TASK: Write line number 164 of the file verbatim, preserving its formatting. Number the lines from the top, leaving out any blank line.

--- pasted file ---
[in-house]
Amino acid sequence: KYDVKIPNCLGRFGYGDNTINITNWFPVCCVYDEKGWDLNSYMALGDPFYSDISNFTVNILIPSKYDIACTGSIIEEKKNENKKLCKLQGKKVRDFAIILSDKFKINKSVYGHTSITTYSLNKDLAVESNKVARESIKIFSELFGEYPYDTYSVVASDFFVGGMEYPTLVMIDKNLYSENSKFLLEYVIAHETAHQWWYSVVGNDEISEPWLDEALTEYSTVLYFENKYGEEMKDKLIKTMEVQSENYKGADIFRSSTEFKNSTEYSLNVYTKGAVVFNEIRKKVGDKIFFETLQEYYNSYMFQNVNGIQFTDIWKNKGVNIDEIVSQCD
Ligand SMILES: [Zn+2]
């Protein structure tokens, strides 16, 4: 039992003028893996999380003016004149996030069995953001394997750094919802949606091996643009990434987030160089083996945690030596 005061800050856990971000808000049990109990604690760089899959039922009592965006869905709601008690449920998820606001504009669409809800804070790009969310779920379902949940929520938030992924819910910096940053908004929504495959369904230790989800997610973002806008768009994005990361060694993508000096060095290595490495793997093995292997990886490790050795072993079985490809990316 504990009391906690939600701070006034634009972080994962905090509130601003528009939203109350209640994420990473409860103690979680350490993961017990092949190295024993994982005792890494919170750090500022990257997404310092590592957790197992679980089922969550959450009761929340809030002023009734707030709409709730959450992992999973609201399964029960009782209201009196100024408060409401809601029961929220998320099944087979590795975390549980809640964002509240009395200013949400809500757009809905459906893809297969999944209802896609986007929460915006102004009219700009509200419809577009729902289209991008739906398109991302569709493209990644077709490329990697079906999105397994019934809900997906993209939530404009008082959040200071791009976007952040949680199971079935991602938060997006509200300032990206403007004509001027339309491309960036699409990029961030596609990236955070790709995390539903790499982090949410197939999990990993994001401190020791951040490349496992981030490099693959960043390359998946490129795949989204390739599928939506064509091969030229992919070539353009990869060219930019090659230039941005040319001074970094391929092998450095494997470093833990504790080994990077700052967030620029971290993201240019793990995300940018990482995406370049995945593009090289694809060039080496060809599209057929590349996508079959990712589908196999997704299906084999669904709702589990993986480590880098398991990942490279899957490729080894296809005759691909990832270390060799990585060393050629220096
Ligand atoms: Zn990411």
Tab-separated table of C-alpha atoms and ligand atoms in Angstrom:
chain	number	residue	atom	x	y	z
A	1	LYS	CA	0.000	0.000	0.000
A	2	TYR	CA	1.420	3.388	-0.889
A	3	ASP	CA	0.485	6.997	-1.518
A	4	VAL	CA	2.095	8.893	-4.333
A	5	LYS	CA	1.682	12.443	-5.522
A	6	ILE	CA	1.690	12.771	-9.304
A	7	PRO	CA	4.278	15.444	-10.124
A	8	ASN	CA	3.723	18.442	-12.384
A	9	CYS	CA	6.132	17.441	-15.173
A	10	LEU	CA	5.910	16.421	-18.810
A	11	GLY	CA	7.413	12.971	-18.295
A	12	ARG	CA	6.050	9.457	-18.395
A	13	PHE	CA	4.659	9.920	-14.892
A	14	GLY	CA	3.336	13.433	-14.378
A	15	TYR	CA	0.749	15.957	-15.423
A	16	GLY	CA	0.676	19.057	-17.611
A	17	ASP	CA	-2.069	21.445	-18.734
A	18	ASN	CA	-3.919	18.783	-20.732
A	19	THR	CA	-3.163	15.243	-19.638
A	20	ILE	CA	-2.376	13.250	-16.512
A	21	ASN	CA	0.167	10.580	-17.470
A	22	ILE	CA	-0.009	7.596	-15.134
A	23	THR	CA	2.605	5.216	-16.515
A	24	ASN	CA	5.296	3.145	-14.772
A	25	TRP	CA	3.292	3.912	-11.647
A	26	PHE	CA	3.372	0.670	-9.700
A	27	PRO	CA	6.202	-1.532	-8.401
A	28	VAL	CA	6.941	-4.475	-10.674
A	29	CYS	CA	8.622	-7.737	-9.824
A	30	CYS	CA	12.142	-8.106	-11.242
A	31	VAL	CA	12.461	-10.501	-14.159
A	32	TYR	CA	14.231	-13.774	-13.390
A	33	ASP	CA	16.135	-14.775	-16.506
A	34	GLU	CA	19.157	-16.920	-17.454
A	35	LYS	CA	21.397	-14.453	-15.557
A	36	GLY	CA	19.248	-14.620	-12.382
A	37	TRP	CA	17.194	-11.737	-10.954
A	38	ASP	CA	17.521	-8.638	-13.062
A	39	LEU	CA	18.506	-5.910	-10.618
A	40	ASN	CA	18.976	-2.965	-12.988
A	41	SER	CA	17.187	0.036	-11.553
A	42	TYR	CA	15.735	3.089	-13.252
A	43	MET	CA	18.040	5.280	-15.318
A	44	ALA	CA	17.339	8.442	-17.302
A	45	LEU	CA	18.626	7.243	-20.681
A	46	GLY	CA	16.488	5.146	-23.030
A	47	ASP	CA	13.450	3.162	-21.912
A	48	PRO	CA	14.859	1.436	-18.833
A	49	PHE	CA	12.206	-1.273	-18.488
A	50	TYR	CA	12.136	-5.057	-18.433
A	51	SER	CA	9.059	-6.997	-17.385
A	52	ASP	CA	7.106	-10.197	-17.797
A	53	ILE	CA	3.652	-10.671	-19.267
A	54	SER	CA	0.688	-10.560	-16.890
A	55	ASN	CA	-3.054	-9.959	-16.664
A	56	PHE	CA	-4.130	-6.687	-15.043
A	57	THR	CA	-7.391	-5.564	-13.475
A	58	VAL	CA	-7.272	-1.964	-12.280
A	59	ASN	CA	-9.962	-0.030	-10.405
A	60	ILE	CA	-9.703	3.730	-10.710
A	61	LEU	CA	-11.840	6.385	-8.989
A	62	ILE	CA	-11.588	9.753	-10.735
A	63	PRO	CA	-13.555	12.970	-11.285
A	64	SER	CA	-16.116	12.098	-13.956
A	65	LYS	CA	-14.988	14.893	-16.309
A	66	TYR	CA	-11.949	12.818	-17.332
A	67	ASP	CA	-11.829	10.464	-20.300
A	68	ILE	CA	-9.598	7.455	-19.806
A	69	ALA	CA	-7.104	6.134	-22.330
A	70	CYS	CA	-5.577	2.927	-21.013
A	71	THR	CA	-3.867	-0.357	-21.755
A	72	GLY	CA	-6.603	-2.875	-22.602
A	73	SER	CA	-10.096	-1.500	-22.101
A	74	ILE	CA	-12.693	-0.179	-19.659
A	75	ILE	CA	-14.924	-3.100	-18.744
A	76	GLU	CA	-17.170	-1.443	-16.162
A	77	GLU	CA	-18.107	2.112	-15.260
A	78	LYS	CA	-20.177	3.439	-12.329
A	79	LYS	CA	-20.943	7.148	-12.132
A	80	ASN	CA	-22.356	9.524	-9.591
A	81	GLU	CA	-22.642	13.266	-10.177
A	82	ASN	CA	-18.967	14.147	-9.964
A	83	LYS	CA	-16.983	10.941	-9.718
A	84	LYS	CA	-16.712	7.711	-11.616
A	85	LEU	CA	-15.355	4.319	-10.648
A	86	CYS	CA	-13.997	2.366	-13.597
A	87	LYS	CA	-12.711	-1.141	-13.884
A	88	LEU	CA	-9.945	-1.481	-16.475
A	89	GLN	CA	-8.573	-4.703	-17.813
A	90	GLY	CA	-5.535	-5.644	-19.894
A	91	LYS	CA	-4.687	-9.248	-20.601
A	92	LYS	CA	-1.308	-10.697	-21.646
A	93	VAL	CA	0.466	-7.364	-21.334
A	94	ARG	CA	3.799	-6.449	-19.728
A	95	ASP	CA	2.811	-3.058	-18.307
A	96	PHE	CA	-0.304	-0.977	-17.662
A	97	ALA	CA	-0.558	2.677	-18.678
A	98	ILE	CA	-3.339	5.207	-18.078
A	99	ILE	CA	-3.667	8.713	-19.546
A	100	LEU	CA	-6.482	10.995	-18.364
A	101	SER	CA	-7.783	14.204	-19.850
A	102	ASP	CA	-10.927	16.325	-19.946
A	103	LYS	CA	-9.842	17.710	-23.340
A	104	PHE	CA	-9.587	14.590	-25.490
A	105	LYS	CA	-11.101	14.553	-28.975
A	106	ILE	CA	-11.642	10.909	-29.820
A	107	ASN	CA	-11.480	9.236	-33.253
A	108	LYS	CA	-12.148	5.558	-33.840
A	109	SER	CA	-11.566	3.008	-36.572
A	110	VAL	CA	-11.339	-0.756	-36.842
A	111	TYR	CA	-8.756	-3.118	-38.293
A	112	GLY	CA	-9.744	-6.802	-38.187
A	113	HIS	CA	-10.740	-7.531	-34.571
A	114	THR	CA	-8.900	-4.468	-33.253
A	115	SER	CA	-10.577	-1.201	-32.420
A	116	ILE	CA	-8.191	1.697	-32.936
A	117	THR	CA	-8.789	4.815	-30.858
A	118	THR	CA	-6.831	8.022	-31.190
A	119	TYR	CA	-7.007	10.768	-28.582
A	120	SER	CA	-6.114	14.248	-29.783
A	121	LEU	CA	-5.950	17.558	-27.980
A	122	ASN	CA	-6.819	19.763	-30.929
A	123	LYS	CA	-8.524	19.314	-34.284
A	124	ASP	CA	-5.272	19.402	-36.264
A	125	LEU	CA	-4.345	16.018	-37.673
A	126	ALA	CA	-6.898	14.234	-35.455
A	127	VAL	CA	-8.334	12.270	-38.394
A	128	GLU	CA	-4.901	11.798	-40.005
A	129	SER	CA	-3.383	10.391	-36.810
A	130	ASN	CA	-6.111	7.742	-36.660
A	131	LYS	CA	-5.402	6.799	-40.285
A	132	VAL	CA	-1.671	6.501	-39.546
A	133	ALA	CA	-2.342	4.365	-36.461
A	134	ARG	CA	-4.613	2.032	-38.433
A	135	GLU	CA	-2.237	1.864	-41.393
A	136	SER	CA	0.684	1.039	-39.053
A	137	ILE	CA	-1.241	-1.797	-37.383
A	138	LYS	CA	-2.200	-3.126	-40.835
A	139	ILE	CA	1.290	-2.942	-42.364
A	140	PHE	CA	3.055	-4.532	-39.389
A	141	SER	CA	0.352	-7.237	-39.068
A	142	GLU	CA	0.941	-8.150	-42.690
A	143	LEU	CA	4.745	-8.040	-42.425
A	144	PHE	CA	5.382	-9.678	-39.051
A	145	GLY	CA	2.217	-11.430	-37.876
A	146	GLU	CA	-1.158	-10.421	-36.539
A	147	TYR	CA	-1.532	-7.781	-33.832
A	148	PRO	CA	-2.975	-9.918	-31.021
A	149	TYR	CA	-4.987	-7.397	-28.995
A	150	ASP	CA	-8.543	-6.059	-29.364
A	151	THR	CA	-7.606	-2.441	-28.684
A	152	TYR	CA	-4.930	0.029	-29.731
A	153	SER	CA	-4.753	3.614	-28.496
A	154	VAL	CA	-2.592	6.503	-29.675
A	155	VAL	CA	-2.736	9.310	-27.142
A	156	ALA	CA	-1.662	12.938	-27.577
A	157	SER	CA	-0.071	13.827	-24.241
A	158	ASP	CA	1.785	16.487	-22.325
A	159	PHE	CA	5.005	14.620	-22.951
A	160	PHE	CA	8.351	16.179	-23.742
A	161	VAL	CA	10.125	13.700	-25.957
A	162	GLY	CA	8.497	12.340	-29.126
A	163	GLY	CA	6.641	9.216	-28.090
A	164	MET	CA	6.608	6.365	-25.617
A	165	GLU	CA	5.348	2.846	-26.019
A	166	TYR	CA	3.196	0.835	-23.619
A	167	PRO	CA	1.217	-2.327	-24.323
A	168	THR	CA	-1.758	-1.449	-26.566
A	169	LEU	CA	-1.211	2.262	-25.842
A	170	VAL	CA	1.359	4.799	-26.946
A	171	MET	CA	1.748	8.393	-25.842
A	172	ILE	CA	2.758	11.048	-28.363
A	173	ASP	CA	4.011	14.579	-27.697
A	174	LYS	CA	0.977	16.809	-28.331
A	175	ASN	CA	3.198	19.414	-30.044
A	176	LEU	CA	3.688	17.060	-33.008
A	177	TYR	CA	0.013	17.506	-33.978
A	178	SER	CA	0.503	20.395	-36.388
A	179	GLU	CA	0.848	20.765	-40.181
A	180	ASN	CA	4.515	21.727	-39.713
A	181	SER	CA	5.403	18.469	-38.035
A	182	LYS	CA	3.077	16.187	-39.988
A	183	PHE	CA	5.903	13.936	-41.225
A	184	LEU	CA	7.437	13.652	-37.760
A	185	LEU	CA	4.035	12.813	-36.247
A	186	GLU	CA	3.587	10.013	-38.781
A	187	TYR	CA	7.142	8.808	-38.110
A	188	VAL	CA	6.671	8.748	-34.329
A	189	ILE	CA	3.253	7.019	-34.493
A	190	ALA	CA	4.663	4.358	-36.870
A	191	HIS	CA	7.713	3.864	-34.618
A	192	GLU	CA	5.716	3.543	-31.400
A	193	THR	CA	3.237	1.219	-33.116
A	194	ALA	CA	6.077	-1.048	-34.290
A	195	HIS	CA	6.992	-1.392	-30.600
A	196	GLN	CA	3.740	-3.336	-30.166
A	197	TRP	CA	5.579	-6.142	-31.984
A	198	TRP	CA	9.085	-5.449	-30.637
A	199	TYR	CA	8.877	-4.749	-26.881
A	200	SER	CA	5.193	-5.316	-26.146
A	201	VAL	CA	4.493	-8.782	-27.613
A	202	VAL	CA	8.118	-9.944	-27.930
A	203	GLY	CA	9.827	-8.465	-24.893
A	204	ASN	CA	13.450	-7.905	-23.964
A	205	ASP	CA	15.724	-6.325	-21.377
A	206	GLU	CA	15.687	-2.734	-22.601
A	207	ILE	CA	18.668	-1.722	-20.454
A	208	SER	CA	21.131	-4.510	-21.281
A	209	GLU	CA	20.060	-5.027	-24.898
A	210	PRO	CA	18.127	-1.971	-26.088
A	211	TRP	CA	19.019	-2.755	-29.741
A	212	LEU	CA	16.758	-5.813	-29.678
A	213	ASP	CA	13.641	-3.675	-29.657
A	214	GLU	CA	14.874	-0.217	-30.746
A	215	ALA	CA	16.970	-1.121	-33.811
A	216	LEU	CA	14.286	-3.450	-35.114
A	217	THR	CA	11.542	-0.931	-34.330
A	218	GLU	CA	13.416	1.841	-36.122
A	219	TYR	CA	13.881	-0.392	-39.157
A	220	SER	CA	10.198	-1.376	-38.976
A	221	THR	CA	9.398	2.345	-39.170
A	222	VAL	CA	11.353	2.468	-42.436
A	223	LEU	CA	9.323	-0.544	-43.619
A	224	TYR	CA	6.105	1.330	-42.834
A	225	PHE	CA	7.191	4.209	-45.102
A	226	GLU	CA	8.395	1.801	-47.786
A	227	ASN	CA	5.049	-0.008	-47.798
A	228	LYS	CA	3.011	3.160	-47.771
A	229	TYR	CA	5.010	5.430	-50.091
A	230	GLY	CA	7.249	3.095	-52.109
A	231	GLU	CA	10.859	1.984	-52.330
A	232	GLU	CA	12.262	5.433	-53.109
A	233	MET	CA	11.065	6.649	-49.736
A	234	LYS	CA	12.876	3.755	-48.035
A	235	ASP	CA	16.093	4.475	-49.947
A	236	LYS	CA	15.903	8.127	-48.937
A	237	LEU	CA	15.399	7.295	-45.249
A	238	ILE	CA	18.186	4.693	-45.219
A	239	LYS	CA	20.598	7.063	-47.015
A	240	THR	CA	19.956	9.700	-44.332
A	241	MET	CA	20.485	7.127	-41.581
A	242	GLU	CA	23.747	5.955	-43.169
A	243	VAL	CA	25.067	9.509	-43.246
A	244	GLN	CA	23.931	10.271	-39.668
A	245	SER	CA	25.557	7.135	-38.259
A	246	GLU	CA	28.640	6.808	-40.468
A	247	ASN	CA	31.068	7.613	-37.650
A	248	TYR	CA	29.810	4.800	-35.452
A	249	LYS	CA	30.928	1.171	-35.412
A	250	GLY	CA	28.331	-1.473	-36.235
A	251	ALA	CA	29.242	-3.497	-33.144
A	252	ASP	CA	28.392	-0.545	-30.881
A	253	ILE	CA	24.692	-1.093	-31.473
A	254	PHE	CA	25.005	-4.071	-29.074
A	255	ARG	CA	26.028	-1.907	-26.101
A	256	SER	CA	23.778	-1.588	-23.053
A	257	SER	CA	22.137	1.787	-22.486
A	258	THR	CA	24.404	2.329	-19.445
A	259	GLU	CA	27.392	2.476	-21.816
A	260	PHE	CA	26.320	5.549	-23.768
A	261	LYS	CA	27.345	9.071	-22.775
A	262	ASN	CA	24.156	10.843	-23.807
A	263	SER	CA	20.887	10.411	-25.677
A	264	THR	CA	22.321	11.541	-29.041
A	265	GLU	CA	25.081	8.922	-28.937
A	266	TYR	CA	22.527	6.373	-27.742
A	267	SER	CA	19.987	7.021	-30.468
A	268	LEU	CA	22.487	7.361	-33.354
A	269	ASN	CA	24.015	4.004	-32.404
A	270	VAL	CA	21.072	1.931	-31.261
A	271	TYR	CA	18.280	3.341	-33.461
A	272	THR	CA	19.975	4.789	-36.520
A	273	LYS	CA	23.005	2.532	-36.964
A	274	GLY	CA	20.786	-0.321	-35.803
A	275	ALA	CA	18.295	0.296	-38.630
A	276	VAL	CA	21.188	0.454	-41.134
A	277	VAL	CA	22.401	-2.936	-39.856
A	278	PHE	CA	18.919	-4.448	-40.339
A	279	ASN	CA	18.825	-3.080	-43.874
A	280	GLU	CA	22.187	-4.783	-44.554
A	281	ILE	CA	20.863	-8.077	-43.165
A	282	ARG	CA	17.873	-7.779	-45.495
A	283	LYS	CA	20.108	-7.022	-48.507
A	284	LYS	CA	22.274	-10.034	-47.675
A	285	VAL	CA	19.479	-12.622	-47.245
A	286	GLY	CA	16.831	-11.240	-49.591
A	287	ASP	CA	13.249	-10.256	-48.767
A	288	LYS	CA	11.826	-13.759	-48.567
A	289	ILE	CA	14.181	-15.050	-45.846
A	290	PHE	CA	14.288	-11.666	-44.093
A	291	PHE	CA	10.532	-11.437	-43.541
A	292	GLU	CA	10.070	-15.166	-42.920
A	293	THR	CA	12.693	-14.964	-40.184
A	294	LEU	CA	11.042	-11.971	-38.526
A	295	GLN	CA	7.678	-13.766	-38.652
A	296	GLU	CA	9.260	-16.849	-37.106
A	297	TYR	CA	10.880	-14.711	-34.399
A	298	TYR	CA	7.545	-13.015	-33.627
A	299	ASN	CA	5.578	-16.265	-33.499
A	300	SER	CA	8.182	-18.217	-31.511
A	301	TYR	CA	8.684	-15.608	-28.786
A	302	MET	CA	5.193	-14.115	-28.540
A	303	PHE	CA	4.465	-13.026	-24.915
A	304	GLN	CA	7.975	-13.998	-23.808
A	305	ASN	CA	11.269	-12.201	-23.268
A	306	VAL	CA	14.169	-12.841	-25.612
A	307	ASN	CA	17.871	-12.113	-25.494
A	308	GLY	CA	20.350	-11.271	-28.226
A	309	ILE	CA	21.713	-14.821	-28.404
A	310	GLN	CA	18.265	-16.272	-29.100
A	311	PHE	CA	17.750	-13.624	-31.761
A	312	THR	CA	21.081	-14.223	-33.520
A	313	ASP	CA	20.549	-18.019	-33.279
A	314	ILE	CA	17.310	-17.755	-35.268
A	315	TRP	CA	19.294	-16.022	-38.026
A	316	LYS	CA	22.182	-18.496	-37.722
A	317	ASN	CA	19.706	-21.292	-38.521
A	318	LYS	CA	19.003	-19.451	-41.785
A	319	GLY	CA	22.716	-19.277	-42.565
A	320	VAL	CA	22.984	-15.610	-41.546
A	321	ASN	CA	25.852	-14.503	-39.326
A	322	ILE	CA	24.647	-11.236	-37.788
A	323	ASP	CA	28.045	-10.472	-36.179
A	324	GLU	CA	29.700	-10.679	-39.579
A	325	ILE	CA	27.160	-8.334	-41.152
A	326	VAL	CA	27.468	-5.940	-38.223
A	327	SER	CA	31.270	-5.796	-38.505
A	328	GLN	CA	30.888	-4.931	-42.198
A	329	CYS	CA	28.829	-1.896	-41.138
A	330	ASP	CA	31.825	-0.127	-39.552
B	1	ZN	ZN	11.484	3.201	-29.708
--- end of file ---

A	157	SER	CA	-0.071	13.827	-24.241